This month, the Australian Senate debated a motion introduced by the One Nation party’s Pauline Hanson that ‘it’s OK to be white’. It was defeated by 31 votes to 28, even though the Senate’s first black African member Lucy Gichuhi voted in favour. Hanson brought the motion in light of a perceived rise in anti-white racism. Her view was that such a statement should go without saying. Apparently not, and so the result suggests it is officially not OK to be white.

You might think Hanson was only saying that people should be allowed to be proud of their cultural background, whatever their colour. But Labour senator Kristina Kenneally accused the governing party of ‘taking a motion straight out of the alt-Right playbook’. If so, those Left-wingers who voted against it have played right into Hanson’s hands, by revealing a latent anti-white bias.

Where on earth did all this come from?

It seems to have started when American bloggers posting on the politically incorrect 4chan website used the phrase ‘it’s OK to be white’. It was designed to trick progressive, Left-leaning Americans into saying the opposite. Right-wing blogger Nick Land tweeted: ‘It’s OK to be white is a brilliant political provocation. Any response other than Of course it is! looks preposterously demented.’ So, in spite of the Australian Senate’s defeat, it looks like one up to the alt-Right.

Bloggers on 4chan first became aware of the phrase when flyers posted on the Boston College campus in October, urging students ‘Don’t apologise for being white’, were taken down for being ‘offensive materials’. 4chan went on to widen the campaign across US universities. Next, a Maryland high school called the flyers ‘an effort to foment racial and political tension’, which gave the bloggers the opportunity to claim that America was being controlled by a multicultural agenda which pushed white people way down the list of priorities, a bit like the Protected Characteristics inherent in the UK Hate Crime legislation.

The effectiveness of this wider campaign stems to some extent from removing it from its context. According to Professor of Rhetoric Christian Lundberg, of North Carolina University, this is one of the most important rhetorical devices – what Aristotle terms an enthymeme – whereby a speaker stops short of making a claim explicitly, counting on the listeners to fill it in. By doing this, he can imply controversial claims, without actually making them. Clever, and with a long-established pedigree. Professor Lundberg’s solution is not to reject the phrase, but to deny the alt-Right ‘the pleasure of the fight’. In other words – sure, it’s all right to be white, but can we now make it OK to be a person of any colour? – what Pauline Hanson was getting at.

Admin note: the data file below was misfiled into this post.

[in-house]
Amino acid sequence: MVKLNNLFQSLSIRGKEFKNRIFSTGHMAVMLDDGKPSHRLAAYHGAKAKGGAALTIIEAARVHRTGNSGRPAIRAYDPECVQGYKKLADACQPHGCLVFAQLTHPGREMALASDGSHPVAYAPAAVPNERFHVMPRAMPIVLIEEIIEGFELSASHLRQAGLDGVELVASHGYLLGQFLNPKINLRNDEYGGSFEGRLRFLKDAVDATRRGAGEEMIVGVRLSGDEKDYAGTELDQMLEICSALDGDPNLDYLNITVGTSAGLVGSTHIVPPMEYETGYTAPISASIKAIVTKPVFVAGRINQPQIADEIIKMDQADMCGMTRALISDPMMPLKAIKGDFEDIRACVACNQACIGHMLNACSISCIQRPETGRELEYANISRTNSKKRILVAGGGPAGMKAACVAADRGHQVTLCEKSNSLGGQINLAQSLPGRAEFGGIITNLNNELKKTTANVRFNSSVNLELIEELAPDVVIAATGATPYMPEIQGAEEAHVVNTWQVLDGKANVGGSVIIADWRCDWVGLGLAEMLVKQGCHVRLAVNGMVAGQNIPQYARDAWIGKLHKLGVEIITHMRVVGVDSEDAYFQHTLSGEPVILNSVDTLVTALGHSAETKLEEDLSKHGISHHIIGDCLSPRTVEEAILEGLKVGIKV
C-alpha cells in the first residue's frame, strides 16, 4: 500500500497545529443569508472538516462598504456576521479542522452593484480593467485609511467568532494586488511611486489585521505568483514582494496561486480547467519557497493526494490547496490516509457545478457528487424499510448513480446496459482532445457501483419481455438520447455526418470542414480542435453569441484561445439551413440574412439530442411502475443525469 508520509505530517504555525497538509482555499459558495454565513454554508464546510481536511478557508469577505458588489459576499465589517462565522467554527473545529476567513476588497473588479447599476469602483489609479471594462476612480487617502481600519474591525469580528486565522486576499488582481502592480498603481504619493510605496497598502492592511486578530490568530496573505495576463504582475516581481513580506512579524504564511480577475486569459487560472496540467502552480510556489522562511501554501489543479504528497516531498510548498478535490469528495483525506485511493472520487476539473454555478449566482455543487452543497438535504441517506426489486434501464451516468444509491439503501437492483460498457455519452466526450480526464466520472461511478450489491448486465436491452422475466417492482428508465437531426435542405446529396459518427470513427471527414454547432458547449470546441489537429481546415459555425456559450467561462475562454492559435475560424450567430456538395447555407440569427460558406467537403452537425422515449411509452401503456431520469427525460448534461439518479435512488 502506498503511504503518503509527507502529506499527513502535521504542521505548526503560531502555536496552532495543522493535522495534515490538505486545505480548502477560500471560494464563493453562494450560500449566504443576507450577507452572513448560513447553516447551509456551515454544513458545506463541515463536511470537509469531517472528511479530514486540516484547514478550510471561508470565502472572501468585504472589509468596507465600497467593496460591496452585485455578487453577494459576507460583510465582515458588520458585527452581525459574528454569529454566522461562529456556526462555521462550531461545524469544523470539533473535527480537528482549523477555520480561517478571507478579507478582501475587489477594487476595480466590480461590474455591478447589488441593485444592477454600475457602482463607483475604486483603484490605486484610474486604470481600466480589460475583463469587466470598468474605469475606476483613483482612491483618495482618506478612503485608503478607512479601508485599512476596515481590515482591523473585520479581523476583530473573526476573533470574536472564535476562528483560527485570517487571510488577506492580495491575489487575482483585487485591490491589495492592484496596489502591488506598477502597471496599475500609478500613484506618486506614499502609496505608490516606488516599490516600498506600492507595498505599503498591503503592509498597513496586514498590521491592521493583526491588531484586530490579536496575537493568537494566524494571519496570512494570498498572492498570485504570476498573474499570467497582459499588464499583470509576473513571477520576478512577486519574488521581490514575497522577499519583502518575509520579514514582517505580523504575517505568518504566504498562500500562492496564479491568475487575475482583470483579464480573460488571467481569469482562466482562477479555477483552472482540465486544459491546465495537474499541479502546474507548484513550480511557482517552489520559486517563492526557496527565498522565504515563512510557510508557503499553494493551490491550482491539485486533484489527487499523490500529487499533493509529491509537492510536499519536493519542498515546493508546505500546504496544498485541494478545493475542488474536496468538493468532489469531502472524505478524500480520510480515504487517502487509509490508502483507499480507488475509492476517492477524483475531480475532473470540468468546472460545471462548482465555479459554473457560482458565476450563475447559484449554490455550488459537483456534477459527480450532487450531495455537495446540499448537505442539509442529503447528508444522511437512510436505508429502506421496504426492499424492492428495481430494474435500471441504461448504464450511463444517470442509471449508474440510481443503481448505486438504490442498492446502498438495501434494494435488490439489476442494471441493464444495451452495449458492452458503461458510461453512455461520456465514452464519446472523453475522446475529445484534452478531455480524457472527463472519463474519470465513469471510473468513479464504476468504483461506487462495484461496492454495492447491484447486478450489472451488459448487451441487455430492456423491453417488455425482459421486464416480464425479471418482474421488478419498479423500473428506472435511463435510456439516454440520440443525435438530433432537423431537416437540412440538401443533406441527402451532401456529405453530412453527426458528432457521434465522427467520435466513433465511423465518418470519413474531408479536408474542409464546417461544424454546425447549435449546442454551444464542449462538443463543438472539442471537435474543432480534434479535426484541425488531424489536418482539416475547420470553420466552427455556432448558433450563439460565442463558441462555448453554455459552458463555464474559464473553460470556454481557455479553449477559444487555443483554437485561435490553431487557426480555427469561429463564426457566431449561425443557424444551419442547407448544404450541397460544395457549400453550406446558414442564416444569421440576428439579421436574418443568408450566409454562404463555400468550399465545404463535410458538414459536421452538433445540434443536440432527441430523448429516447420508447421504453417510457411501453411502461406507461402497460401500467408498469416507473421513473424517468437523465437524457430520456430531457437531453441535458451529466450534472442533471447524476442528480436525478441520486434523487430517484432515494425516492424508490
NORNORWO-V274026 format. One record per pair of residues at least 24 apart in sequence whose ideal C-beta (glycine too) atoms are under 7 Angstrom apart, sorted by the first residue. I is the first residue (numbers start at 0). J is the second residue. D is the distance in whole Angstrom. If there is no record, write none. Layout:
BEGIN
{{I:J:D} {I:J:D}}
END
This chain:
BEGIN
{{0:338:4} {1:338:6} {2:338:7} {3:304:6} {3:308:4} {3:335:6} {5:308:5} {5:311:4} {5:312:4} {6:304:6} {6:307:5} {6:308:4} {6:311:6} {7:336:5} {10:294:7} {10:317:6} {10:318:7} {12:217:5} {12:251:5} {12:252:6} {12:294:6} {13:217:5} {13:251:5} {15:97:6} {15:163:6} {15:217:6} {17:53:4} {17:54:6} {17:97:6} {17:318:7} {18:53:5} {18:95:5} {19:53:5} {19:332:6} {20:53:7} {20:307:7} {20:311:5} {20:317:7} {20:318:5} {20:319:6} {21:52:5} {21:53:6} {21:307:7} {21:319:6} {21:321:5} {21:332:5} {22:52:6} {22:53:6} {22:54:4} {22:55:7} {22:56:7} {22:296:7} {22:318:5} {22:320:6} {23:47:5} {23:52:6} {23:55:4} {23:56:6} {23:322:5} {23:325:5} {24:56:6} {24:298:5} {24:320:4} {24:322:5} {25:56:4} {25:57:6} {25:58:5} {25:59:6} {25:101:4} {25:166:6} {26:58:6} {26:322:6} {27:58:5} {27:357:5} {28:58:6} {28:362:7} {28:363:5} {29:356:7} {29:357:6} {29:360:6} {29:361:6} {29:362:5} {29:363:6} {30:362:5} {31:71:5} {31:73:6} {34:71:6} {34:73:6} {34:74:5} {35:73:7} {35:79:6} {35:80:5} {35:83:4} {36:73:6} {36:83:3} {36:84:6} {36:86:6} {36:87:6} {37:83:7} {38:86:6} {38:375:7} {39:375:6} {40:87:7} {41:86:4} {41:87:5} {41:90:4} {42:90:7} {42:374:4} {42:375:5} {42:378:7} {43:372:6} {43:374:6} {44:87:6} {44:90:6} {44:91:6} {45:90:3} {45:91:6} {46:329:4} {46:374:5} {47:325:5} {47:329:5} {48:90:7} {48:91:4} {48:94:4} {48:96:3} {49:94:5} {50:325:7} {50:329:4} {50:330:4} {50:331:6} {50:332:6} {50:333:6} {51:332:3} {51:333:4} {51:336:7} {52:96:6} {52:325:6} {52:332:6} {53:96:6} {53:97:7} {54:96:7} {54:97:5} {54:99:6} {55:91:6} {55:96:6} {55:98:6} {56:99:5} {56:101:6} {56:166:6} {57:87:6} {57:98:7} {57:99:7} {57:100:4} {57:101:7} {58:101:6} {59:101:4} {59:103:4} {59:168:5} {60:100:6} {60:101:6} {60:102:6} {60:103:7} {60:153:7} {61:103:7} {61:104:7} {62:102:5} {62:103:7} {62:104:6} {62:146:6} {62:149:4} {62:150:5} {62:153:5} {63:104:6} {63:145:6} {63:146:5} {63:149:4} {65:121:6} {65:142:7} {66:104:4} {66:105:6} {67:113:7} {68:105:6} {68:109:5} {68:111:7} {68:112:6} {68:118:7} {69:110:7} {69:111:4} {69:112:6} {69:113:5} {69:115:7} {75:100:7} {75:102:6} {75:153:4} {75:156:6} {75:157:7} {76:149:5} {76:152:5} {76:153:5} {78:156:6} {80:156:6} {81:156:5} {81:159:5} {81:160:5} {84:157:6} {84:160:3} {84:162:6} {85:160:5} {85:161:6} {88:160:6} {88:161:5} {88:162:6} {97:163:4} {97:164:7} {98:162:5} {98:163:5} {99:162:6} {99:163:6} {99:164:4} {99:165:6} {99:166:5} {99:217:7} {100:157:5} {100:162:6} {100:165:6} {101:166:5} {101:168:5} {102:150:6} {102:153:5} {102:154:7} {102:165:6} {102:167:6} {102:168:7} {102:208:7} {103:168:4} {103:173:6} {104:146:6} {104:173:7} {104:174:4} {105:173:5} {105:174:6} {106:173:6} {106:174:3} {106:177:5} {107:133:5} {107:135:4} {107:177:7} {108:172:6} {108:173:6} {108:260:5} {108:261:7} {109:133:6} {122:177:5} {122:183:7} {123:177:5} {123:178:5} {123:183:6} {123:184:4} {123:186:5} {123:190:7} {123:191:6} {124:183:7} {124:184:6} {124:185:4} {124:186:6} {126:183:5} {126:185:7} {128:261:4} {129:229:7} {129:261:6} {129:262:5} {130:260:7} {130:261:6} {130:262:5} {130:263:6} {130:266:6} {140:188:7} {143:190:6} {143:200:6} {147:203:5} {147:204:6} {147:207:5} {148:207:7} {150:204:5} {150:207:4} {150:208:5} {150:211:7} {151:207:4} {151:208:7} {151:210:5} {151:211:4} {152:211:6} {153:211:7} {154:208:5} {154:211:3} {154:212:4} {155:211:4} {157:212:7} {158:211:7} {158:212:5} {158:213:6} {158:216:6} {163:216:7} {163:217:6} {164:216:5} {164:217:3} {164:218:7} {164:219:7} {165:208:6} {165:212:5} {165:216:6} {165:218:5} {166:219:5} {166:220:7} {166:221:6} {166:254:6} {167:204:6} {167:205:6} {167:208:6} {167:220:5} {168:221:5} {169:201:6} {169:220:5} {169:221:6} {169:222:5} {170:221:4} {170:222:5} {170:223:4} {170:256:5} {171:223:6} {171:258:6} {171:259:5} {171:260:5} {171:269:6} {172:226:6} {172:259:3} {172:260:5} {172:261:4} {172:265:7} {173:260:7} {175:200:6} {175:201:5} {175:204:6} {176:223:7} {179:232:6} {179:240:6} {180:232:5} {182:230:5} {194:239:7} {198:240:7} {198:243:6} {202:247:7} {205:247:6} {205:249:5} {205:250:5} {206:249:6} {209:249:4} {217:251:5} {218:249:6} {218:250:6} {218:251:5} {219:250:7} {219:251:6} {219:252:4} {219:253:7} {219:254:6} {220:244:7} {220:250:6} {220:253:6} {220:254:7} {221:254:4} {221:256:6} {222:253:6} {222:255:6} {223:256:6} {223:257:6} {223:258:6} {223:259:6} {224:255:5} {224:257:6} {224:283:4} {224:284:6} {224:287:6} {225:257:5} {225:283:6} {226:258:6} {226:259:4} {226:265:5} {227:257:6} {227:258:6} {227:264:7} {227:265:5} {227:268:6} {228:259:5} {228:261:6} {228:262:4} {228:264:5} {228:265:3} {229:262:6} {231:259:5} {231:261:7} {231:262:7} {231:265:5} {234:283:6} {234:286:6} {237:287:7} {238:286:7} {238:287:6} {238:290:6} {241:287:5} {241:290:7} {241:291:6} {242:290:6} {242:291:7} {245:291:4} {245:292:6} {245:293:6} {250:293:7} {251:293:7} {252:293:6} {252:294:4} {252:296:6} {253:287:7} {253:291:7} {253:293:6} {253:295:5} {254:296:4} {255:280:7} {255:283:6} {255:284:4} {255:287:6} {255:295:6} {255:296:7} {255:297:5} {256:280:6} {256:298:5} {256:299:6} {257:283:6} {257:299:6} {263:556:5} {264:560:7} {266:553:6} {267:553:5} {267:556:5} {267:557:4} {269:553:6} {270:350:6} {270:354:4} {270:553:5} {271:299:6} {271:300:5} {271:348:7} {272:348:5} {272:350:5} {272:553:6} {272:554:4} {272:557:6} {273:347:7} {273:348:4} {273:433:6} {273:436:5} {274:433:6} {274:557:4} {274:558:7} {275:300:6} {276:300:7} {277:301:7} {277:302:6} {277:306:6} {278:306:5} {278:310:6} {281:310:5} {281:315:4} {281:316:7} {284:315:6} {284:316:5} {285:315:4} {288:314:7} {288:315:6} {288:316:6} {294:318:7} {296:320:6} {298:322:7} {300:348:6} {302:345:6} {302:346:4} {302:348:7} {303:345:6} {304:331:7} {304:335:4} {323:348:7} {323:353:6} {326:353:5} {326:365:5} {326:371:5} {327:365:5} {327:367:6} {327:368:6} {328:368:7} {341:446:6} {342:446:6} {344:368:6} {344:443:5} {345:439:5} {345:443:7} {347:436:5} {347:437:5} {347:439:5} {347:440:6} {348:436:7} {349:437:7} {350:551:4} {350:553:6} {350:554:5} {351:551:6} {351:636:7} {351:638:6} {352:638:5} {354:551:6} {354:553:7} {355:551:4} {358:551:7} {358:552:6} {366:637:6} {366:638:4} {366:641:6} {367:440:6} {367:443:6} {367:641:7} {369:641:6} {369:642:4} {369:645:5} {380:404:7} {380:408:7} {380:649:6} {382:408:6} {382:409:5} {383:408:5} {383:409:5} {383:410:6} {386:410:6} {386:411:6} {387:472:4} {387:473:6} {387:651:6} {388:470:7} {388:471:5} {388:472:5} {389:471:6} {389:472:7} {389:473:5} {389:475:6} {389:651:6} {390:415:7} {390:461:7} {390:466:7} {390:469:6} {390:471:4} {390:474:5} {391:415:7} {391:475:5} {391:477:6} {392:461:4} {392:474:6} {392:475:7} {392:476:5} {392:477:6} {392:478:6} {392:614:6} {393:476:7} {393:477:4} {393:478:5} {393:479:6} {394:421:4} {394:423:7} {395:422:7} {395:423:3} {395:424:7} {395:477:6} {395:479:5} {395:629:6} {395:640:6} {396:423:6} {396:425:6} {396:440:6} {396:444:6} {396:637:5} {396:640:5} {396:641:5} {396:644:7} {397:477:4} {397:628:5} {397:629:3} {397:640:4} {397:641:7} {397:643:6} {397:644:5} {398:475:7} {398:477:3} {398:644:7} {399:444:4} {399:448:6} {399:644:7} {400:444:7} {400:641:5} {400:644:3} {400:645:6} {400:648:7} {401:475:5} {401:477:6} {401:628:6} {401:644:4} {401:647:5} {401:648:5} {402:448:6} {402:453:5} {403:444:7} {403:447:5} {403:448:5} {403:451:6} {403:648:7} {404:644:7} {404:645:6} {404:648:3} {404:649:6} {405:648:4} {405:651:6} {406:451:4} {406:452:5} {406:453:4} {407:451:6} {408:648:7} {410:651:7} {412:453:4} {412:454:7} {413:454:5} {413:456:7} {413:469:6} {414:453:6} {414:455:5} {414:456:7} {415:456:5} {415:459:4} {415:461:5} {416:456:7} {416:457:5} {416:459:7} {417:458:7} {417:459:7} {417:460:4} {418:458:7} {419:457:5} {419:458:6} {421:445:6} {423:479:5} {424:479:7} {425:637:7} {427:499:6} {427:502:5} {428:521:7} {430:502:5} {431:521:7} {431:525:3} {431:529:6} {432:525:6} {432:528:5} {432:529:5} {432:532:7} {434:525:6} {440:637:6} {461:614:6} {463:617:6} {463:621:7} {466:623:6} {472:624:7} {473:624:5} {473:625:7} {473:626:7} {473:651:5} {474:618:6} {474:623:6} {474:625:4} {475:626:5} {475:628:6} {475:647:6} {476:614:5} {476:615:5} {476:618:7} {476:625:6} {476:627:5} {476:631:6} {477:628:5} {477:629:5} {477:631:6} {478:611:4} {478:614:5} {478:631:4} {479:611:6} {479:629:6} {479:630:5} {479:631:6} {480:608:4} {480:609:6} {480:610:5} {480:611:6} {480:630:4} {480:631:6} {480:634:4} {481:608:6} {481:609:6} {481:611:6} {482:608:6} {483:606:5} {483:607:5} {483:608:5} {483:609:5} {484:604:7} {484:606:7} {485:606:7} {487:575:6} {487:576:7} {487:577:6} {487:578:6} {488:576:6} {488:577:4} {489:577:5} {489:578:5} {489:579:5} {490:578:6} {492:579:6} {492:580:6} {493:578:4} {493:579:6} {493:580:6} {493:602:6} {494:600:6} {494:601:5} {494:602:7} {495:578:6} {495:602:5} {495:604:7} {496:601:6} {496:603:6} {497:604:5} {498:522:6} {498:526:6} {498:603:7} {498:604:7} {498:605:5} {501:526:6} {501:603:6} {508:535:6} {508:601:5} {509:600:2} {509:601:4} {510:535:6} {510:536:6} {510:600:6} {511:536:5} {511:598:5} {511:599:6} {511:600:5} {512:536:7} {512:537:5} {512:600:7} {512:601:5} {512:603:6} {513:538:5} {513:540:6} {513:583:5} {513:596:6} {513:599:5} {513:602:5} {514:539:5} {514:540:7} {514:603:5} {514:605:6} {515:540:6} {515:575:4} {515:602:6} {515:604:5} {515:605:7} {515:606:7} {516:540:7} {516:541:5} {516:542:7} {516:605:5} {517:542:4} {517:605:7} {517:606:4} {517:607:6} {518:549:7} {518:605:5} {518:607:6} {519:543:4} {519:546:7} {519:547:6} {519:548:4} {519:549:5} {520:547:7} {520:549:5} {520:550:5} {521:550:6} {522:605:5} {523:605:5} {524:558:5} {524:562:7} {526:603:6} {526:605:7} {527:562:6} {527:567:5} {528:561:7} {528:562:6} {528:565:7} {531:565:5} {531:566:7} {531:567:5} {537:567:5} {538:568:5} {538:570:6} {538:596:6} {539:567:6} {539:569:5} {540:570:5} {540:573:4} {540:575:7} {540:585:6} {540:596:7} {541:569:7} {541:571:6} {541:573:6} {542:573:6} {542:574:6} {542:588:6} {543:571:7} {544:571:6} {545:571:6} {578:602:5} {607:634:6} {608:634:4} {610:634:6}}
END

If only! This anti-white bias in the US has taken on some bizarre manifestations, including the one highlighted in Wednesday’s TCW article by Laura Perrins, in which Democratic Senator Elizabeth Warren’s claim to be of significantly Native American heritage led to her perceived minority status allegedly helping her secure a place at Harvard. Her claim has been pushed to the news forefront by reference to Donald Trump’s $1million bet, and the release of DNA test results showing that she probably had a Native American ancestor six to ten generations back. Instead of leading to an improvement in Senator Warren’s electoral chances, the news has generated a slew of critical and often hilarious reaction from commentators, many judging her to be beyond stupid.

Tom Luongo goes so far as to suggest her political career may now be over. While Trump started referring to her as Pocahontas, other wits have called her Fauxcahontas, and Lie-awatha, and even the Last of the Fauxhicans. Luongo’s pièce de résistance was to call Warren’s campaign ‘the #MeSioux Movement’. At the same time she was rebuked by the Cherokee Nation for using her insignificant DNA results for cheap political purposes.

The science is now settled – Elizabeth Warren is a fake Indian. A million miles from the plan that would vindicate her and lead to a big victory over Trump. It has been shown that Warren lied. She has no more Indian blood than the average American – maybe even less.

We haven’t quite got that far in the UK, but as Harley Quin commented on Laura’s piece: Leftists eagerly affirm racial descent as something to be proud of, when they have minority status. A white person saying the same thing risks being vilified as racist. (Even arrested?)

The joys of equality and diversity – that notorious oxymoron. As minority lobbies have soared in influence, the reality is that the kind of opportunity now being demanded by the Protected Groups is no longer equality, but superiority, of opportunity. Dangerous – especially if you’re white.